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There is a saying “Be careful whose advice you buy”. Probably most of us would agree that advice from someone who has practiced and studied a certain matter would hold true more than from someone who has rather one or the other. For instance, an ideal university professor would be one who has the scientific knowledge but has also practiced business, instead of only studying how others have done it.
My partner in life is also my cofounder. I have been asked many times how does it feel to be working with the same person you are living with. I have also seen that judgemental look on many faces, followed by some comments on how that is not a good idea. Mostly the judgments came from people who have never been in business with their life partners. On the other hand, the couples cofounders would give you a different look, which is kind of “it’s complicated” Facebook relationship status. And indeed it is complicated, but that doesn’t necessarily mean a bad thing. Good things in life more often than not don’t come easy.
After going through an eight-year learning curve and after meeting and discussing with many couples cofounders I tend to focus on the positive sides as we should with everything in life—practice more positive psychology.
About six years ago when the team was very small and we were sharing the same office, even the same desk, my answer to the question “what is it like to work with your life-partner?” was without any doubt “it is super hard!”. But as there are stages in the business development the same applies to the relationship. It develops and grows along the way as the team grows and job positions and processes become clearer. However arguments in the relationship can affect the business, but the passion for the business growth takes your focus and instead of focusing on the emotions that energy is redirected towards “what’s the best for the business”. It is also probable that with time we become number–the things that used to make us jump out of our skin barely move us after dozens of repetitions, we learn and adapt and so on and so forth. Of course, there are certain challenges that remain as it is extremely difficult to leave the “work-disagreement-bags” in the office but for me, the pros outweigh the cons.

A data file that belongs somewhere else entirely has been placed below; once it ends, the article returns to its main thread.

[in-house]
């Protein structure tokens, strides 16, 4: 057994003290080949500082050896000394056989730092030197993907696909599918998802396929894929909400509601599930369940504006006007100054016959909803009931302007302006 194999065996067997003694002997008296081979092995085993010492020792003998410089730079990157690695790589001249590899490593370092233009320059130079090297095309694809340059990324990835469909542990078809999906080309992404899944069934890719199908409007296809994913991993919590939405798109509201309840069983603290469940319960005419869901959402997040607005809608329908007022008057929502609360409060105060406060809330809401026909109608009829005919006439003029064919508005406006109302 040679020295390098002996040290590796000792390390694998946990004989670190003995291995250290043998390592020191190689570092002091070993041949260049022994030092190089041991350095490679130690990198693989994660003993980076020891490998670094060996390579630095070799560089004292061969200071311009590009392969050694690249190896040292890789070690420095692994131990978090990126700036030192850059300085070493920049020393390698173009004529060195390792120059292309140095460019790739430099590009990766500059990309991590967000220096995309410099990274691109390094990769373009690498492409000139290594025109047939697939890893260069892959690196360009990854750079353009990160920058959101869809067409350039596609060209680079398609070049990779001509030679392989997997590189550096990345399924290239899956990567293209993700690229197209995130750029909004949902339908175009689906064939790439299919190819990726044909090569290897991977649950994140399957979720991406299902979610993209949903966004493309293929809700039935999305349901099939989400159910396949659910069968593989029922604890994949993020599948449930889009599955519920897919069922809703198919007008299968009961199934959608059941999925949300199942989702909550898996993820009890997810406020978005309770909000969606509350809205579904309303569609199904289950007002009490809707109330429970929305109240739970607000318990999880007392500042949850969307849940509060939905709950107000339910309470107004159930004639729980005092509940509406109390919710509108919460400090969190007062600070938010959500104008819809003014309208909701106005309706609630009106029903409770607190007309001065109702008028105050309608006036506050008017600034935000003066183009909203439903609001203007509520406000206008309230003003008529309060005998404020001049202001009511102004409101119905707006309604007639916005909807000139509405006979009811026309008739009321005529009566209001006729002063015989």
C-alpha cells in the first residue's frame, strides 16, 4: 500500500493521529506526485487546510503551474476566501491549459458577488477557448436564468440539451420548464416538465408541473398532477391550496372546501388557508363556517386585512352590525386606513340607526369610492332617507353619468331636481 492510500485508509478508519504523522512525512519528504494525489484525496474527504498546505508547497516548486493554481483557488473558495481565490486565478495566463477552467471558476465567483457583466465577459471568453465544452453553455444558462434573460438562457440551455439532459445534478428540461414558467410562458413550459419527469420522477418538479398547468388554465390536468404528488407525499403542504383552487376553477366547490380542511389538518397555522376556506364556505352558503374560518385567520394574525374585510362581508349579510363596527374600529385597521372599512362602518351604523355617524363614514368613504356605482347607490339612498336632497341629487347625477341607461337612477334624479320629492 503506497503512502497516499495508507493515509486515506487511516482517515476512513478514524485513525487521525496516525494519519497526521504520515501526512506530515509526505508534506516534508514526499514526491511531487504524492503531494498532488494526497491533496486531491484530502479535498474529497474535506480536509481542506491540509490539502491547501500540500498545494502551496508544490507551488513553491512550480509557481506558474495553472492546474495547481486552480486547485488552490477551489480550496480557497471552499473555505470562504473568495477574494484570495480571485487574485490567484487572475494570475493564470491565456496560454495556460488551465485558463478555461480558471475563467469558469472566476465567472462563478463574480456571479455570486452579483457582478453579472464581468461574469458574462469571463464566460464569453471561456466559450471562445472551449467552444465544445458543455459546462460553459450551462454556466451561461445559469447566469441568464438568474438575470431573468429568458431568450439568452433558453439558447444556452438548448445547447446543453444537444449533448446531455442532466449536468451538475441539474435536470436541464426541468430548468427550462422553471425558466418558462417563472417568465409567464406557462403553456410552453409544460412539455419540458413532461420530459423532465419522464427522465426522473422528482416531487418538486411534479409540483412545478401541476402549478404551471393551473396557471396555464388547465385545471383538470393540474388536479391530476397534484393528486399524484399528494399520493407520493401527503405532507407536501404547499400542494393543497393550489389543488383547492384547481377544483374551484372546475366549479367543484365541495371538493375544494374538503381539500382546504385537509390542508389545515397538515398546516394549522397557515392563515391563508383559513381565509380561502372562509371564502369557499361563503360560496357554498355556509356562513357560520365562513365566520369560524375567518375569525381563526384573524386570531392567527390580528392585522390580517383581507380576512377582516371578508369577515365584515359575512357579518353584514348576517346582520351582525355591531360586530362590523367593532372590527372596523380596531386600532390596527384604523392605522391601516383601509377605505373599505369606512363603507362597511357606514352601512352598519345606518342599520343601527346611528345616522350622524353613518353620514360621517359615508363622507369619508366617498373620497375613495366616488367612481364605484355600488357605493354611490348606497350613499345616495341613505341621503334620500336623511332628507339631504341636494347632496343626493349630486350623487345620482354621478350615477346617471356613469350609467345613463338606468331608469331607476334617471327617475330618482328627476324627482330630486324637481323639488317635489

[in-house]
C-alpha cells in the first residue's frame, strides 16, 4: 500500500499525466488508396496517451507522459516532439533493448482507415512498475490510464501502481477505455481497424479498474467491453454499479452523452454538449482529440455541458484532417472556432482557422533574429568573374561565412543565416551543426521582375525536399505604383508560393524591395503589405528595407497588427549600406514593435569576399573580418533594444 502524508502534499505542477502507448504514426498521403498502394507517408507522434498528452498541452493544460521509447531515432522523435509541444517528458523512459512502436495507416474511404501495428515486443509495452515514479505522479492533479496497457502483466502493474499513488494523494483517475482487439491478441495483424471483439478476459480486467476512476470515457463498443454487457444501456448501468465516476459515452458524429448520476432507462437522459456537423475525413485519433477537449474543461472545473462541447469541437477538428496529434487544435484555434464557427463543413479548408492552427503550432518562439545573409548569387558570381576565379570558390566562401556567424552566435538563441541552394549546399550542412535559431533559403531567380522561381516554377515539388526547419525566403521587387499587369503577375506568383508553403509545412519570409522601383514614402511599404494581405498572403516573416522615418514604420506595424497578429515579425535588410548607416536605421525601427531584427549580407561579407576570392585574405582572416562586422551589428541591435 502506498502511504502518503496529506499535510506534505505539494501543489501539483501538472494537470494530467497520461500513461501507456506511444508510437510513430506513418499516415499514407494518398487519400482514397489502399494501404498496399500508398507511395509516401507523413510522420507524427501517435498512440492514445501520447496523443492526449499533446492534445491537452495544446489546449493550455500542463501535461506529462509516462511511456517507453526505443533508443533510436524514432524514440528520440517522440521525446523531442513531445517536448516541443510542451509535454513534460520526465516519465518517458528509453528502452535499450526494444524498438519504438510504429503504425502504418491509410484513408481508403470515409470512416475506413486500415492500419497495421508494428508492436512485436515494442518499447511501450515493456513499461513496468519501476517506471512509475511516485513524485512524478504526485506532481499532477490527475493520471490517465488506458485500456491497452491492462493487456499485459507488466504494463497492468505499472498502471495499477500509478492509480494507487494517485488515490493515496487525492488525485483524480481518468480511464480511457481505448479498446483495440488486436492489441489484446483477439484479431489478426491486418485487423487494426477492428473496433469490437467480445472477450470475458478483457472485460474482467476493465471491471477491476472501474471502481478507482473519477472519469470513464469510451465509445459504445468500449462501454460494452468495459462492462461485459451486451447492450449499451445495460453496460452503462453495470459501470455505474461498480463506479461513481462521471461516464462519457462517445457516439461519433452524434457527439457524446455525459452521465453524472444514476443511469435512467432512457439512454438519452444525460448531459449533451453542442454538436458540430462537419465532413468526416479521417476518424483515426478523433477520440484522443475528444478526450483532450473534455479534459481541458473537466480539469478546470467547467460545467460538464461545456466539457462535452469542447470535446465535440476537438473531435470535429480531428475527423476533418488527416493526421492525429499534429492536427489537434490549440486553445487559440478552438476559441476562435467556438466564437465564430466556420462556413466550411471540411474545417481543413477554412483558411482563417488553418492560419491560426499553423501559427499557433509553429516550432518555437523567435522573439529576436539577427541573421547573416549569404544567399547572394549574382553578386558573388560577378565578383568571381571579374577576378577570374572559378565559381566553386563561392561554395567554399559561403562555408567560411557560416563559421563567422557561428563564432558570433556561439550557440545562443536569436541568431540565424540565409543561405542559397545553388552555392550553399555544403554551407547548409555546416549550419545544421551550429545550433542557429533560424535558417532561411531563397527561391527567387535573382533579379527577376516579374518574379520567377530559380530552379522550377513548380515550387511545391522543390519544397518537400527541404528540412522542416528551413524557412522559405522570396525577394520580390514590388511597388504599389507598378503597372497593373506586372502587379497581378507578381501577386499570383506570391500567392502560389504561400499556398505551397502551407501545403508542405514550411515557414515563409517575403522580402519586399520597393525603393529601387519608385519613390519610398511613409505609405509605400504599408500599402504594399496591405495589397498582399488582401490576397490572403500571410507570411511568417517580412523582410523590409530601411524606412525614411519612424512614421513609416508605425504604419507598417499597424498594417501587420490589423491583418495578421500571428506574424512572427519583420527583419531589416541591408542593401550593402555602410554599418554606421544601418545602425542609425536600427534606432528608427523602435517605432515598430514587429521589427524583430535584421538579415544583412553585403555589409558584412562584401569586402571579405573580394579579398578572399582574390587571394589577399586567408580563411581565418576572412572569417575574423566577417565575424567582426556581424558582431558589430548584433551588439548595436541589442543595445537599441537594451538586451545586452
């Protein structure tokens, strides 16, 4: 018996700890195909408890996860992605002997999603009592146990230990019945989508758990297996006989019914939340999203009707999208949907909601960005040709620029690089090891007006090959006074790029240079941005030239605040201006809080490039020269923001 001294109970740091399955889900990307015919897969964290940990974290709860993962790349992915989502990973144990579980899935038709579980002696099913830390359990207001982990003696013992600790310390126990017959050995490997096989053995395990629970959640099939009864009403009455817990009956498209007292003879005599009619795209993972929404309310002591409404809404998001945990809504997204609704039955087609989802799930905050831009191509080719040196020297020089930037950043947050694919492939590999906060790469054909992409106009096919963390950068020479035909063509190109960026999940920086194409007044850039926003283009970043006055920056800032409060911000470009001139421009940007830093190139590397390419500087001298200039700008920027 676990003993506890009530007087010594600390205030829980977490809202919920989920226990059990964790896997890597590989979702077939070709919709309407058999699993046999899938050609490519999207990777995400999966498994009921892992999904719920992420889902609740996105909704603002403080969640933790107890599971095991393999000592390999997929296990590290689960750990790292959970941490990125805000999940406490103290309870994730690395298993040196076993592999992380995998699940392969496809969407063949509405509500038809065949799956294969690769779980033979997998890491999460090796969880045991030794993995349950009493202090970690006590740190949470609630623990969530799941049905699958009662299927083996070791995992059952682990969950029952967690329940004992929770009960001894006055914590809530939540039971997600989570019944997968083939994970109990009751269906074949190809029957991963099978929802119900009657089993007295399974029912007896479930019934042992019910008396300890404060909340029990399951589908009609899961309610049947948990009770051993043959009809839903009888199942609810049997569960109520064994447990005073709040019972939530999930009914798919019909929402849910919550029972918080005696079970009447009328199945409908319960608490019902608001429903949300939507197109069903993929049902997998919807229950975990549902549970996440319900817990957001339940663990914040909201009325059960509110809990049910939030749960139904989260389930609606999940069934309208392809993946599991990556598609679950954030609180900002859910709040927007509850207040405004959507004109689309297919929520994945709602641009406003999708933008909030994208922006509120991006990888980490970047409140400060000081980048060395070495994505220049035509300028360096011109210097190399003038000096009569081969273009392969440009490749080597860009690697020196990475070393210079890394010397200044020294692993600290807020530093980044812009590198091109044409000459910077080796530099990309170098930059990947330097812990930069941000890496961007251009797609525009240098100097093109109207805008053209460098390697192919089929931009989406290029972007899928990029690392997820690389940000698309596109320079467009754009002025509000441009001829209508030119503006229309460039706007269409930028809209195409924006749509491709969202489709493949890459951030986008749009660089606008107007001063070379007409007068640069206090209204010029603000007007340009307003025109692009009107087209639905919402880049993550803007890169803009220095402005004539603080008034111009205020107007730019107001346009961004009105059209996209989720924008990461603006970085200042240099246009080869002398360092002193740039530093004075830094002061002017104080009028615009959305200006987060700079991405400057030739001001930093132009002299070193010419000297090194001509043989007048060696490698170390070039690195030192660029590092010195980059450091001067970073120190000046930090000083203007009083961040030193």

However, not everyone would agree. There are many investors who are less likely to invest in couples teams, but also there are many bright examples like Eventbrite and SlideShare cofounded by couples.
A coin has two sides and if we agree that each issue can have two aspects to it here are five things that can be perceived as positive or negative depending on which angle you will take.
1. “High-quality” disagreements replace the meaningless arguments.
I perceive this one as a positive thing. Our talks and debates are about whether that employee should get a promotion, or why this kind of reorganization is something the company needs etc. On the other hand, if you take the negative stand you can say that our private life comes down very often to our professional life as work issues are discussed over dinner at home.
2. Shared passion and focus!
Usually, startup founders have an all-consuming passion for their business. They think about it all the time and want to talk about it with someone who understands you and who will give them honest feedback–this is something couple cofounders have and enjoy. However, this shared passion leads to shared risk as well. They are risking both careers at the same time and if the business doesn’t go well it can affect the family.
3. Guilt-free late work hours.
When both partners are thriving for their business, they give each other support, help and understanding when one has to stay and work late instead of blame. On the negative note, this can lead to letting the work take over private life.
4. Trust and commitment.
In the first place, couples trust each other for every aspect in life and this applies to the business as well. They are two captains on the same ship and are committed to taking it on the “desired island” together. However, this almost unconditional trust sometimes can lead to lack of commitment to one of the partners as he/she knows that there is always someone who will take the best possible care for the business. On the other end if trust in private life is broken there is a high probability of business failure.
5. Handling conflict.
Depending on the personalities cofounders can disagree on all kinds of business aspects—from the strategic steps of the company and developmental priorities to the font used on your ads. The positive scenario would be that they know each other so well that they know how to handle conflict situations. Very often best solutions can be a result of disagreements. The negative scenario would be that professional conflict might easily turn into personal drama affecting the team spirit and the whole business.
If there is one thing for which both sides of the coin are to be considered as positive, for me it would be celebrating success. When your life partner is also your business partner sharing and celebrating success is at another level. You are in it together and you share the same adrenaline and joy of every achievement of your company. And what is even more important you have a partner to share the failures and celebrate the struggles together.
December 30, 2018 at 01:31PM
Forbes – Entrepreneurs